The enhancing effect of rHuPH20 on infusions of gammaglobulin was shown in a porcine model by Kang, et al (2).  Human gammaglobulin preceded by either rHuPH20 or buffer control was infused subcutaneously in Yucatan Mini Pigs whose skin most closely approximates the structure of human skin.  Compared to the buffer, rHuPH20 significantly reduced the in-line pressure required for the infusion.  The area and volume of the local swelling also was reduced (P < 0.0001) as was the firmness determined in a blinded fashion.  RHuPH20 significantly improved cutaneous elasticity, a measure of the firmness, in an indirect assay that applied 270 mbar of negative pressure to the surface of the skin.   As a result of the reduced interstitial pressure, cutaneous blood flow at the site of the infusion, as determined by a laser Doppler imager, was improved.  The IgG was more rapidly absorbed as demonstrated by fluorescent staining of skin biopsies of the infusion site obtained at 1, 4, and 8 days post infusion.   Thus, the rHuPH20 enhanced diffusion in the subcutaneous tissue and reduced tissue distortion and pressure, thereby improving cutaneous blood flow at the end of the infusion, and enhancing absorption from the subcutaneous space into the vascular compartment.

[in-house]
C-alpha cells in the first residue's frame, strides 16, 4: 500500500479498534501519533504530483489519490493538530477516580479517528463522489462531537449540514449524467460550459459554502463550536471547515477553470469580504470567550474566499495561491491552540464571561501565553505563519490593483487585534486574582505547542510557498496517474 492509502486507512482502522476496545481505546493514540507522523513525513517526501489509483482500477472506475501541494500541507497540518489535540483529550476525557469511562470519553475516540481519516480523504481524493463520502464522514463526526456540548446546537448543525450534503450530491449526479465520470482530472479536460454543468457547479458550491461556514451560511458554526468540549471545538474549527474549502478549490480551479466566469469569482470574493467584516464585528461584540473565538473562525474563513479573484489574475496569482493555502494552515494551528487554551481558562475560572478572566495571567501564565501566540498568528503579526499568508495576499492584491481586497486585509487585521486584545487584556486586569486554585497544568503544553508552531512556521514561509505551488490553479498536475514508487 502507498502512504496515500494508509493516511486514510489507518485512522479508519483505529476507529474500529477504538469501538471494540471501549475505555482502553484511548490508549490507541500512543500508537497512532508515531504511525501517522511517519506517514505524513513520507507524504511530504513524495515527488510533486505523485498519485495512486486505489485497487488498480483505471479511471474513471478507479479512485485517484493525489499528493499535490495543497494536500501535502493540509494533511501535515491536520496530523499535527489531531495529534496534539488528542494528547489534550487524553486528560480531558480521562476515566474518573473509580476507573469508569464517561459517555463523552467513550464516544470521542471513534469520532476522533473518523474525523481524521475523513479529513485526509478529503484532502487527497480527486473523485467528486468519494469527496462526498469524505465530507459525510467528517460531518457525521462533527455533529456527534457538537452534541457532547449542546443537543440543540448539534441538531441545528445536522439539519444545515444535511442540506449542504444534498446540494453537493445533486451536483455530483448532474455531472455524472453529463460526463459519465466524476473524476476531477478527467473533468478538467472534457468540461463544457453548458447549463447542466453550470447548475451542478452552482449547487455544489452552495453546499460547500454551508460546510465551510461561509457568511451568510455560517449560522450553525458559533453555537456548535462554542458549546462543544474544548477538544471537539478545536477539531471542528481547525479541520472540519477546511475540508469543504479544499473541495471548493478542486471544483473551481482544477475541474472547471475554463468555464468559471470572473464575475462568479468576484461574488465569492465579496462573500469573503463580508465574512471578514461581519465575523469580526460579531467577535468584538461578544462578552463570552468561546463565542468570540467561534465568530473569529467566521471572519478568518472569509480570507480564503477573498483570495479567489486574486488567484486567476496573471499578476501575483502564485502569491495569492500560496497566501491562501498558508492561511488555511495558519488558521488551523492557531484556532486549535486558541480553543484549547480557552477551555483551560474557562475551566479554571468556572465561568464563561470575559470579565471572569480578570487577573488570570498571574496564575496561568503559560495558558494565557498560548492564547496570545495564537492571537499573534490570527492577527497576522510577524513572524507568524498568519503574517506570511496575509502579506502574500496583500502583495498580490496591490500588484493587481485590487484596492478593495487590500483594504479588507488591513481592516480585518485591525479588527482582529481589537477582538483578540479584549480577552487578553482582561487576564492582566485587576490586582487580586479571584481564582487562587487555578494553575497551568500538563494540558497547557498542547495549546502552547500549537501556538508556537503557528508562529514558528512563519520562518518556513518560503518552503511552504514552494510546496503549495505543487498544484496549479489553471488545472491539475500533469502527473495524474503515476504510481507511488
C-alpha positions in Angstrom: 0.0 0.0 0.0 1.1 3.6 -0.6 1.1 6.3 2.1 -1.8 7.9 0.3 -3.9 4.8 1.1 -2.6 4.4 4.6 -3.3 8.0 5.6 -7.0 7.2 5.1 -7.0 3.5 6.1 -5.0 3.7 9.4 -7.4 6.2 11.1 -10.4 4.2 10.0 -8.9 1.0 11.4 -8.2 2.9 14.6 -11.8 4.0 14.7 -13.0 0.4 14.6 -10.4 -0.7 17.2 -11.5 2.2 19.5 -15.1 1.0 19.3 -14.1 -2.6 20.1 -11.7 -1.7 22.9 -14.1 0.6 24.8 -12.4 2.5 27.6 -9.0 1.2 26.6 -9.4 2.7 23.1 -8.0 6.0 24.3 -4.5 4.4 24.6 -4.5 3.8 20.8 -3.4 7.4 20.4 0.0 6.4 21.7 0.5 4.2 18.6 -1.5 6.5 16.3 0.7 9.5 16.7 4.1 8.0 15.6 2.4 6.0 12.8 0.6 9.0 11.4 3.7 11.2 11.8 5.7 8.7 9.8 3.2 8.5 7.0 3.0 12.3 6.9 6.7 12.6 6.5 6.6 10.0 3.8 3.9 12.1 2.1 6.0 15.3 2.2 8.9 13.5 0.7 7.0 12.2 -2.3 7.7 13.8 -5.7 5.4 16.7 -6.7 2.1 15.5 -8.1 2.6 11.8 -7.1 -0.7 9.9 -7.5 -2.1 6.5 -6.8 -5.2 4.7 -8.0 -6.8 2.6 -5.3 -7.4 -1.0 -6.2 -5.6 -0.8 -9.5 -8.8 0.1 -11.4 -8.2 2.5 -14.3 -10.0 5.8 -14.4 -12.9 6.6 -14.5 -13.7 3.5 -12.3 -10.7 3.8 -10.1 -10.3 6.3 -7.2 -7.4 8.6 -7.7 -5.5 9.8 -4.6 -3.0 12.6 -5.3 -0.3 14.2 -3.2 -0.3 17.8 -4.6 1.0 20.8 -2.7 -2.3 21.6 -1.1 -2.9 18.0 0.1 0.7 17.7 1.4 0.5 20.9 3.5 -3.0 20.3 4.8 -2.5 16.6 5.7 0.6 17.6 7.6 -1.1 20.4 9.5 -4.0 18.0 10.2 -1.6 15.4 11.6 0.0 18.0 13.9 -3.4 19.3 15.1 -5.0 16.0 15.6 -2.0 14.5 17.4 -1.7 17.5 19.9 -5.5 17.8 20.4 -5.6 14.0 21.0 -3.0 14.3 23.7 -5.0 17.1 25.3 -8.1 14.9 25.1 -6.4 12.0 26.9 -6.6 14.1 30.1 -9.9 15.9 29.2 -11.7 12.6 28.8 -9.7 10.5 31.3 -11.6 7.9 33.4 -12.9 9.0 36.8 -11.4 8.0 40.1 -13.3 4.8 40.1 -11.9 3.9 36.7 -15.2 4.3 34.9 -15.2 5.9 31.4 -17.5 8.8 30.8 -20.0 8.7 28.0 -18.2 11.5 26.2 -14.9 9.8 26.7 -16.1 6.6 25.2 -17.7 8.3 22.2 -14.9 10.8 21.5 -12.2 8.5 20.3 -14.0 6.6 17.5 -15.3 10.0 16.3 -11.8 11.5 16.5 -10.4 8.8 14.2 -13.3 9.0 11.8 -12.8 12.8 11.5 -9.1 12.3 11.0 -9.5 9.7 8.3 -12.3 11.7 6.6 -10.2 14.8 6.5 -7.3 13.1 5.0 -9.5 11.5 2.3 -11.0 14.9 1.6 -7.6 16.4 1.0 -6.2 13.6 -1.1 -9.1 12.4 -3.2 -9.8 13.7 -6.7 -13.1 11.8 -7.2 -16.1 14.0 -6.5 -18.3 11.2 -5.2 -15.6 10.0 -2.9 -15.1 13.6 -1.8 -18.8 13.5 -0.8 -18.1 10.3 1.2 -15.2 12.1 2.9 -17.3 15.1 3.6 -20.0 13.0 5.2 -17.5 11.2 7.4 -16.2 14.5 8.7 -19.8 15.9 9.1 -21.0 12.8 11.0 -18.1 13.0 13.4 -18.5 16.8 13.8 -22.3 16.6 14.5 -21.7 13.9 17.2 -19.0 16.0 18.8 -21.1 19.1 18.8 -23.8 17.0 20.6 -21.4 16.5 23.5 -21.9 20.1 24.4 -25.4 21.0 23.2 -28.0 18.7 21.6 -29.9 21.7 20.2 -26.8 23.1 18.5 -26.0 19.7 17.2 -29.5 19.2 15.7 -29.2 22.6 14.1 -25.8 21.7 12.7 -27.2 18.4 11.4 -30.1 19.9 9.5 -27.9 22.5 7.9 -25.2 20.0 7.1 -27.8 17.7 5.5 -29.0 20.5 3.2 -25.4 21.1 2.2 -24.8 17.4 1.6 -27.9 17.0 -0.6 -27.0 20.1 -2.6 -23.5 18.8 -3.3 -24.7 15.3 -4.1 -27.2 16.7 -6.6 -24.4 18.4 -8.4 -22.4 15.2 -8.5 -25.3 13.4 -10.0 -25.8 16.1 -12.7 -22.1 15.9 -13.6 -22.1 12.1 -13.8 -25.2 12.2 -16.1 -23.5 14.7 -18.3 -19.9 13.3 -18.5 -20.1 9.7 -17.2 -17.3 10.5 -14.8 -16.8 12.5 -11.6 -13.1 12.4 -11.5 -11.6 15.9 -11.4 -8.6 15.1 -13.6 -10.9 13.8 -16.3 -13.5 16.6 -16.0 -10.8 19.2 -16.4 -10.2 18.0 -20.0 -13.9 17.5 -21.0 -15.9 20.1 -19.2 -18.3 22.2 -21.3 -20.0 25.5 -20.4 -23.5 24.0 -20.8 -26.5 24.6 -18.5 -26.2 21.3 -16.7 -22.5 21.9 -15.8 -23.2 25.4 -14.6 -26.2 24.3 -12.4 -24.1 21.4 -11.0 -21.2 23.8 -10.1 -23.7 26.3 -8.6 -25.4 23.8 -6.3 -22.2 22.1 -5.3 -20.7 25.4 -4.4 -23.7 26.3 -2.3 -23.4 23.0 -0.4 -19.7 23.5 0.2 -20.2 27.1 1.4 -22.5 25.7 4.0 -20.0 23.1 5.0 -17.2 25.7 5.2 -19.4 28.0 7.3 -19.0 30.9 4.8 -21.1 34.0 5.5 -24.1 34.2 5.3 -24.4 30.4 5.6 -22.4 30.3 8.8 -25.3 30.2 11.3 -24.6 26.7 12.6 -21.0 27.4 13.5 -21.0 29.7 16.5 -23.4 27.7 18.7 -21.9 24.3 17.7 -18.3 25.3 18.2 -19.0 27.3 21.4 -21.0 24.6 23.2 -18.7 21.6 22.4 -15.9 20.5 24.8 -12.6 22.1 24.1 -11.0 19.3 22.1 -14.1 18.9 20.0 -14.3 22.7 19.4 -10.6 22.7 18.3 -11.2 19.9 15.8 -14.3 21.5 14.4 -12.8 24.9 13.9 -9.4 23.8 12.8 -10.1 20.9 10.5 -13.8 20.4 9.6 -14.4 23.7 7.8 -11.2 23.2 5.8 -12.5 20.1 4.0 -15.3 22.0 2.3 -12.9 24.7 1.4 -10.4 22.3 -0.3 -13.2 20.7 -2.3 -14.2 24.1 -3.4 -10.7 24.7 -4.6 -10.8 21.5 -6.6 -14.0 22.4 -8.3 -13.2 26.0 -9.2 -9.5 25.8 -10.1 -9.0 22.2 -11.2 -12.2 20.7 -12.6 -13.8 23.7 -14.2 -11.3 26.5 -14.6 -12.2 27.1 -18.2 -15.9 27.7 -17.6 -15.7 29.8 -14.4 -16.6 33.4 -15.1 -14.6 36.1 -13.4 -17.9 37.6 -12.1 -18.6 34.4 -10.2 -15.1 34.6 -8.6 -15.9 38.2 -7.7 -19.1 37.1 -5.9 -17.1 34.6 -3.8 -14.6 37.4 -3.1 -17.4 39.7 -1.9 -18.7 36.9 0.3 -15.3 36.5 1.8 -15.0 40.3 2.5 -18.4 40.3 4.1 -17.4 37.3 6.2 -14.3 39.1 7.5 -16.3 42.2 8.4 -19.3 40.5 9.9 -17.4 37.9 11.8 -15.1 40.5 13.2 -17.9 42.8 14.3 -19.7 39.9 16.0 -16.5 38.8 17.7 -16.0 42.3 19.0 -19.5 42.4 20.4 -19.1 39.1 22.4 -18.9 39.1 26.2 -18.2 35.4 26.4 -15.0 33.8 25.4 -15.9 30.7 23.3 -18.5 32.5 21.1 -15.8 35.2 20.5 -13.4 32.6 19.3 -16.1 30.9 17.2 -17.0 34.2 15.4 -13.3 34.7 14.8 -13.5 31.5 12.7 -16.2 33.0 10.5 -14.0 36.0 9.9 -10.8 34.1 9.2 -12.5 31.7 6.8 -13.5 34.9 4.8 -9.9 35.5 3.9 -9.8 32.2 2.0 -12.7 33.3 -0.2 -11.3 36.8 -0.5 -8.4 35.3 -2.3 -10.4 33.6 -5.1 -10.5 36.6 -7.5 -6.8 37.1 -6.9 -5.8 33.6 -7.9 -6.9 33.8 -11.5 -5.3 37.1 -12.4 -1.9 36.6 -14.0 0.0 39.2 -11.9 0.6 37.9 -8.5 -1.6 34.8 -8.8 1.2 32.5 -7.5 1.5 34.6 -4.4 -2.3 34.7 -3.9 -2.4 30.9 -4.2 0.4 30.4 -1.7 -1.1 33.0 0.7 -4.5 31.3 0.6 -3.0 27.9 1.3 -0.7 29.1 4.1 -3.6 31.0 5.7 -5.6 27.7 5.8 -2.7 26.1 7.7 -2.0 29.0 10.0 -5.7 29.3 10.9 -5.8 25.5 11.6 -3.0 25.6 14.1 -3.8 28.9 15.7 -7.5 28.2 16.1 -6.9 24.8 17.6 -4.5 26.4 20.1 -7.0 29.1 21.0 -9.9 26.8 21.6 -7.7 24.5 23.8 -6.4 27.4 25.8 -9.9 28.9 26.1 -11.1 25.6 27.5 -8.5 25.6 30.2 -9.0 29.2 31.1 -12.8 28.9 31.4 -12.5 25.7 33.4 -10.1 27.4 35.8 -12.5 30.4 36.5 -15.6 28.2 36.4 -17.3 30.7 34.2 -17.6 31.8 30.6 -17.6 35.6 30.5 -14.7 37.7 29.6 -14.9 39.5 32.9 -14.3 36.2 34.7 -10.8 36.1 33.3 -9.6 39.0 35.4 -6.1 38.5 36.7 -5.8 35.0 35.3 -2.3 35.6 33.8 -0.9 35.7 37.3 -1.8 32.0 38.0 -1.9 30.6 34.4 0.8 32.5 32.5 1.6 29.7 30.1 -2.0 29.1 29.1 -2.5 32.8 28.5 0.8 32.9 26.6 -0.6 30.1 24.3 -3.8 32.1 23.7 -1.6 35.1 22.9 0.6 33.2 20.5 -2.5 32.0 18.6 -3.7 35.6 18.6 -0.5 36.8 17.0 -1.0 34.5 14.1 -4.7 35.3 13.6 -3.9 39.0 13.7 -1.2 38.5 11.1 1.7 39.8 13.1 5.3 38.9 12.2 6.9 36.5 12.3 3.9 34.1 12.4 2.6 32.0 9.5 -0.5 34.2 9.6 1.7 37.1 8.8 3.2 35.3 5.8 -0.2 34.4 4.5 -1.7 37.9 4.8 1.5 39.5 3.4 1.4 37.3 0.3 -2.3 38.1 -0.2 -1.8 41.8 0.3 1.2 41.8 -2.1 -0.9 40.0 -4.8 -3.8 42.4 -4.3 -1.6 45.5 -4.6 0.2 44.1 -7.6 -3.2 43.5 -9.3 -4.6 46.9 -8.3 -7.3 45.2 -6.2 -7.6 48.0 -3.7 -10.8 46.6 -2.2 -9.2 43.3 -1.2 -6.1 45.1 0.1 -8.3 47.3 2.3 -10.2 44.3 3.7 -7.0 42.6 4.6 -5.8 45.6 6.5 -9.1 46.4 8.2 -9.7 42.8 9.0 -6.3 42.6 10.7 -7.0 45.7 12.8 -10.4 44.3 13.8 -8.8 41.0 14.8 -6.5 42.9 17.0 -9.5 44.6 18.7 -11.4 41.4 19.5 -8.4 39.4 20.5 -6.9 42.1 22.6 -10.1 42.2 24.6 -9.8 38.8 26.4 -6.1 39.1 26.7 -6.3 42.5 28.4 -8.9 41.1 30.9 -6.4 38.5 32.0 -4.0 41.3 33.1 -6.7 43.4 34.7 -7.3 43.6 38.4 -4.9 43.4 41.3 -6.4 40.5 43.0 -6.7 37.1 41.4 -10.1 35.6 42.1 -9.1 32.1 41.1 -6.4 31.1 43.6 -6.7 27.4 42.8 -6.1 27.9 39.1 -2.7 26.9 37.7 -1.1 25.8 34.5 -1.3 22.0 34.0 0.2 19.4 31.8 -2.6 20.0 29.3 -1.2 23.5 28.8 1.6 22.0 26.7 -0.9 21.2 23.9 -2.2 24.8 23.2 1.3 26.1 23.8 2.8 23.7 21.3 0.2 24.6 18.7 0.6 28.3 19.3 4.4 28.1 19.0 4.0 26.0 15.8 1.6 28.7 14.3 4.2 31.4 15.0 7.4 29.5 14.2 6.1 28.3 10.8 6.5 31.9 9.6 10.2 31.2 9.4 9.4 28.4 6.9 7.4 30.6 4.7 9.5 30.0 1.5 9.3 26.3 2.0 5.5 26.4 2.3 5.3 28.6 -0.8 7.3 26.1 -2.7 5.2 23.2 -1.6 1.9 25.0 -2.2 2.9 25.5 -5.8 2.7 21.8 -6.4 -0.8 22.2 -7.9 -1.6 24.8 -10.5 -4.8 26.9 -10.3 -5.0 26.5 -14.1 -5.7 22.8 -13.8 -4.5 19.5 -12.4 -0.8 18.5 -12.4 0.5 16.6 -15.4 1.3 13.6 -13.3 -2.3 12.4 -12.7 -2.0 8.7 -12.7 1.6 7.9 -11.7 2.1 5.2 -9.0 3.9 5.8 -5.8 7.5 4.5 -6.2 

As demonstrated in the study reported by Wasserman, et al (3), when rHuPH20 is administered prior to a 10% solution of gammaglobulin, infusions in excess of 600 mL can be administered in a single site at an IV-like infusion rate of 300 mL/hr.  This permits infusion of up to a full monthly therapeutic dose of gammaglobulin in a single subcutaneous infusion site.   The following series of photographs of a mild injection site reaction (courtesy of Dr. Richard Wasserman) show how the infusion of a large volume of 10% IgG is possible with good diffusion and minimal distortion of the skin.  In most cases the sites returned to normal within 24 to 48 hours.

Yeshi Mikyas-fig1

Images adapted from Immunotherapy, Volume 6, Issue 4, 2014 (Ahead of Print), with permission of Future Medicine Ltd



1.      Bookbinder LH, Hofer A, Haller MF, Zepeda ML, Keller GA, Lim JE, et al. A recombinant human enzyme for enhanced interstitial transport of therapeutics. Journal of controlled release : official journal of the Controlled Release Society. 2006;114(2):230-41.

2.      Kang DW, Oh DA, Fu GY, Anderson JM, Zepeda ML. Porcine model to evaluate local tissue tolerability associated with subcutaneous delivery of protein. Journal of pharmacological and toxicological methods. 2013;67(3):140-7.

3.      Wasserman RL, Melamed I, Stein MR, Gupta S, Puck J, Engl W, et al. Recombinant human hyaluronidase-facilitated subcutaneous infusion of human immunoglobulins for primary immunodeficiency. J Allergy Clin Immunol. 2012;130(4):951-7 e11.